Cultures of Debate

The Research Group

Academia means debate. This was long considered to be a given, with debate being regarded as an essential element of academia, praised in speeches at awards ceremonies and university yearbooks, but without ever being put to the test. Until now, that is. Or at least, the function of debate within academia needs to be reinterpreted because the transformations within the cultures of debate that are currently shaping the political system also affect academia.

Against this backdrop, the research group ‘Cultures of Debate’ focuses on the role of academia in social discourse. What does it mean for a society when expertise and academic analysis no longer automatically hold a position of authority, but find themselves confronted with accusations of elitism similar to those that are currently being directed at journalism and politics? Does the public realm lack important intellectual figures with the power to influence political debates? And what would it take to change this?


The research group also deals with the question of how debates are conducted within academia itself. After all, cultures of debate differ greatly between academic disciplines. Furthermore, academic debates today also take place in social media, which faciliate much faster, sharper, and more exaggerated communication. How one participates in debates for a more productive discussion under such conditions and avoid causing lasting insult or injury? And is there such a thing as ‘aesthetics of debate’?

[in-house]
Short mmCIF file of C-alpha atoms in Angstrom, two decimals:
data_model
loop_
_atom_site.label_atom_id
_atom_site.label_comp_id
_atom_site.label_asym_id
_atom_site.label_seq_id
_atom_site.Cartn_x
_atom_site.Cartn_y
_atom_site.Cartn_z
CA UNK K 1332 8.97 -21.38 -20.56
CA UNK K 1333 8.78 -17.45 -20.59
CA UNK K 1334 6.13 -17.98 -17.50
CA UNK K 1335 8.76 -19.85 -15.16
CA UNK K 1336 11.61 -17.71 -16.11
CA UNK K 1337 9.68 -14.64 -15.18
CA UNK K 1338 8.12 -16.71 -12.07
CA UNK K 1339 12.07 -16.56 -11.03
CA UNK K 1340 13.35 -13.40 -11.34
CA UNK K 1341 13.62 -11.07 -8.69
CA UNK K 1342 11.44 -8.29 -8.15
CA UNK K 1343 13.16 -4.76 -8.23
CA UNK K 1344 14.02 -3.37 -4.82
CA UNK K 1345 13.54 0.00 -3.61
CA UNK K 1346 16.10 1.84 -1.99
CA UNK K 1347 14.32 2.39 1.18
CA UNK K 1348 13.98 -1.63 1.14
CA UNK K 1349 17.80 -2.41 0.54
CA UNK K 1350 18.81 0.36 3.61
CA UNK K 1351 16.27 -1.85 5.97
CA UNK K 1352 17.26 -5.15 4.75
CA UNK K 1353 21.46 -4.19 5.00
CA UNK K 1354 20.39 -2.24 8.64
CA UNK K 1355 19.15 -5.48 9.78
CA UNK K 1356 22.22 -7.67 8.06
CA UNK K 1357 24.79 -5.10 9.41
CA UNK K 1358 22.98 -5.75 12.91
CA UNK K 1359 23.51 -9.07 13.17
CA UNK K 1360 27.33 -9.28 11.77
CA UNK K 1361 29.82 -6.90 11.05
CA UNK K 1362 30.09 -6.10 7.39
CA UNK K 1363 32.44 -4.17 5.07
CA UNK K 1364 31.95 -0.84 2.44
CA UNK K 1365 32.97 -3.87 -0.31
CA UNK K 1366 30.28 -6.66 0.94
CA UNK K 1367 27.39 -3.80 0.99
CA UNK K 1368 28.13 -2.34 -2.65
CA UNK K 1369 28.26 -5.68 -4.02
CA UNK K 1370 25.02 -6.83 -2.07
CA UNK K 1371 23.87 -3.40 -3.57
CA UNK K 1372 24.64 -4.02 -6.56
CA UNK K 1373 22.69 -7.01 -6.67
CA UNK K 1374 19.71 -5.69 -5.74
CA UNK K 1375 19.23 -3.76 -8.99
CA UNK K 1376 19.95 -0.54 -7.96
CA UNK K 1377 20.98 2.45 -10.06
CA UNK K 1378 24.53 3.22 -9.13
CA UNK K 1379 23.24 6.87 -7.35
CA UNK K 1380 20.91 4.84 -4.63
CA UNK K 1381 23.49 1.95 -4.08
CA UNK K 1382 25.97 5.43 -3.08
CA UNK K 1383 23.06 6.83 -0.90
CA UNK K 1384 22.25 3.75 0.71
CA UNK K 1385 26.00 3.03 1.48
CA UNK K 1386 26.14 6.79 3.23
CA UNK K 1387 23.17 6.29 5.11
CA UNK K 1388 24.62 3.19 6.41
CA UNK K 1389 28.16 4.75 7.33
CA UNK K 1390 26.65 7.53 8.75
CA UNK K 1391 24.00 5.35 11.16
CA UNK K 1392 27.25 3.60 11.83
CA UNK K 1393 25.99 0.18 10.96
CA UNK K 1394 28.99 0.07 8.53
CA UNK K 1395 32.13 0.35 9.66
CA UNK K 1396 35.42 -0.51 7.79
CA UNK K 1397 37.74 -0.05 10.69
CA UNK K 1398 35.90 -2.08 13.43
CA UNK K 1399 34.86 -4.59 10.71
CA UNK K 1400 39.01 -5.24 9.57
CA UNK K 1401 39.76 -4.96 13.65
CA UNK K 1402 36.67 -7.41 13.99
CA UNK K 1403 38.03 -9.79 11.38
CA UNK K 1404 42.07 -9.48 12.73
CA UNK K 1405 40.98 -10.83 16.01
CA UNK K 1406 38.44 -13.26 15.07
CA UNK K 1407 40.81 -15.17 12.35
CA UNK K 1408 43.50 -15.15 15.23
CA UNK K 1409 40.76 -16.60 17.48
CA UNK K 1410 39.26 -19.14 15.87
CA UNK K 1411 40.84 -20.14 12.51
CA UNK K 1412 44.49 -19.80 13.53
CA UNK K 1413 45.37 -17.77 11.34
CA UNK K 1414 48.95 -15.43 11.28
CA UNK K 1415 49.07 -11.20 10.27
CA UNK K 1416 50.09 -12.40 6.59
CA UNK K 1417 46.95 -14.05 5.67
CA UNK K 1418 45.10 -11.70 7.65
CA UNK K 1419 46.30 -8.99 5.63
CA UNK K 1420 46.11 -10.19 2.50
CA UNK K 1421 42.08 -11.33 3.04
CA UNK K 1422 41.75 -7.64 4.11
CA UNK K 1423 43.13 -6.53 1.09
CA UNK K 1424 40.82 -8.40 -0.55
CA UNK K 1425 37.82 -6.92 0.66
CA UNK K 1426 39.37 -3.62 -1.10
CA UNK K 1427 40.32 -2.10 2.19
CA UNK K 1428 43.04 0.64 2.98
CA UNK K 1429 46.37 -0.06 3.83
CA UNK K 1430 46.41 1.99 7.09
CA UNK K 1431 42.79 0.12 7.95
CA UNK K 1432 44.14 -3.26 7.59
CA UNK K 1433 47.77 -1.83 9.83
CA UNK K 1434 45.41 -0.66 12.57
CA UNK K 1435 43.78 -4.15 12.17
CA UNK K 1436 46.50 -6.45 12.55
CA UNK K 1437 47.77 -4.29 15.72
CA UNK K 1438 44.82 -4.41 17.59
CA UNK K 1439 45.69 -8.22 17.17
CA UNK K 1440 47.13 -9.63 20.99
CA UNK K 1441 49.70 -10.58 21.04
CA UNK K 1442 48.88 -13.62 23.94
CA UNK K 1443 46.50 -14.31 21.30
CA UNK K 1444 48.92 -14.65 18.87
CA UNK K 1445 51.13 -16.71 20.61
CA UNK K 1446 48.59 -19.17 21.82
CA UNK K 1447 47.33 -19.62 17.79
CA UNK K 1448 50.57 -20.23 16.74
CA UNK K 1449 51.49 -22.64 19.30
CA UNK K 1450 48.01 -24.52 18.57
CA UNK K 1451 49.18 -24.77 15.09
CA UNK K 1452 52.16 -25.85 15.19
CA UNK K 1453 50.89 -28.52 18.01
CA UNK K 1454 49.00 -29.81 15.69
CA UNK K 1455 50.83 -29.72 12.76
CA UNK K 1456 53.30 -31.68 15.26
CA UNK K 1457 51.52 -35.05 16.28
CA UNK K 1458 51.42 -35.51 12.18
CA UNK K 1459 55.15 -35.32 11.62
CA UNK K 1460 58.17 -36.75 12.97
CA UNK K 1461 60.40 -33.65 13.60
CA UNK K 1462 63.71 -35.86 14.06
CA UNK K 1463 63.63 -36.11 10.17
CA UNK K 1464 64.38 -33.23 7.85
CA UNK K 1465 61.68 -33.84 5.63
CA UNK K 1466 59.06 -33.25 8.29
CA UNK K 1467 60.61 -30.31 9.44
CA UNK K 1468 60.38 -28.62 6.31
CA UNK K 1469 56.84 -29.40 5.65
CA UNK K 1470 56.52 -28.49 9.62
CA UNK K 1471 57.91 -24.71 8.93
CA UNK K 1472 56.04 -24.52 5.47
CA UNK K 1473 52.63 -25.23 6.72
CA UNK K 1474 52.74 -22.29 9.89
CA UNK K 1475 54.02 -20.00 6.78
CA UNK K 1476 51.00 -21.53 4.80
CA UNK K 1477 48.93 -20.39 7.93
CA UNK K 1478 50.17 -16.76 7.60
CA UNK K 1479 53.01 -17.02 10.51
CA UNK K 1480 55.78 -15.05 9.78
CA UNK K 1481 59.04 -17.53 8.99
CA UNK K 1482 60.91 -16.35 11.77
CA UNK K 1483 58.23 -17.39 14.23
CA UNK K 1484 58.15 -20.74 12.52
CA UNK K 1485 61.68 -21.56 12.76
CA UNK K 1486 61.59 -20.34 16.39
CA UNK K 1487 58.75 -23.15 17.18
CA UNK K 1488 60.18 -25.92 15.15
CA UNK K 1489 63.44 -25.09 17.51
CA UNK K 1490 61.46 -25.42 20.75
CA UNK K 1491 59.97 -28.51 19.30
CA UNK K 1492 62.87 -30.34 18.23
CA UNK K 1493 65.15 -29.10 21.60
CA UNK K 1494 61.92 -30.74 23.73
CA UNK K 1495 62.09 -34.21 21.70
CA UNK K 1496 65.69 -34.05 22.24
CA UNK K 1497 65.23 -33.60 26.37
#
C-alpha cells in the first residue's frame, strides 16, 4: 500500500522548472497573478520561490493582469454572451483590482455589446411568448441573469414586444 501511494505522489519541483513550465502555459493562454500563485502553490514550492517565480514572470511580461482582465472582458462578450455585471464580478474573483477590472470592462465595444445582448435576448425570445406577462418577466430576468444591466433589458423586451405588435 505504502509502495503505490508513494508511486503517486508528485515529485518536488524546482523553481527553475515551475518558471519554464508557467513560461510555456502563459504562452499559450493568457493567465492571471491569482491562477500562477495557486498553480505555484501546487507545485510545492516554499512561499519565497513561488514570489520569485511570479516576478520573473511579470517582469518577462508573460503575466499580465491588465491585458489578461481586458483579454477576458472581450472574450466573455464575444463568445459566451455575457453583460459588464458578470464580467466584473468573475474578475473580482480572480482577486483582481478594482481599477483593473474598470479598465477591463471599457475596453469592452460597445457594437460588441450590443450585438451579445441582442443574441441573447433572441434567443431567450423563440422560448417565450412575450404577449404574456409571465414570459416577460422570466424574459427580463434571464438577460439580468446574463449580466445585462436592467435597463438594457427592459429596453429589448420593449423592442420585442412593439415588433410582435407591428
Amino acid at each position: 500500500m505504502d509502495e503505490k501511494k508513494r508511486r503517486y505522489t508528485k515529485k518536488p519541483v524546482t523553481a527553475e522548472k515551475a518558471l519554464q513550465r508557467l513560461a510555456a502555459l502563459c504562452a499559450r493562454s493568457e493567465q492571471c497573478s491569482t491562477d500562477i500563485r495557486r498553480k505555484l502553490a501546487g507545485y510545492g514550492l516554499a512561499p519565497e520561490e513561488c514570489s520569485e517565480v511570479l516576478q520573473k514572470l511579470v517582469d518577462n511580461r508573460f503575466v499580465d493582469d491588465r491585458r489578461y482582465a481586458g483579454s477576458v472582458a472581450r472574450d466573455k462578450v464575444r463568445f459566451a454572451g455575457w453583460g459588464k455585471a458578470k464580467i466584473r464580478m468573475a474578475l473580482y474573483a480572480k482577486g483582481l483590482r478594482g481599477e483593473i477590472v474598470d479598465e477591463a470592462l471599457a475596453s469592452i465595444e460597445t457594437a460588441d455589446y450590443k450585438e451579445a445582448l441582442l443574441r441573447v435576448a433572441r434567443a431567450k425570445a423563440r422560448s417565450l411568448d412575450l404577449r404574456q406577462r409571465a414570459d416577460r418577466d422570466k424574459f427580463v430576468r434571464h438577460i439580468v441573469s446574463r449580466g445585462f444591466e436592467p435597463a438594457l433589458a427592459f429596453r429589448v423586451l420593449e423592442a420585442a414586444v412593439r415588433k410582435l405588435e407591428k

It is clear that many discursive forms are currently undergoing a process of transformation- both in the world of academia and in society as a whole. The research group ‘Cultures of Debate’ seeks to understand these transformations and to develop ways to shape them.

Recommend site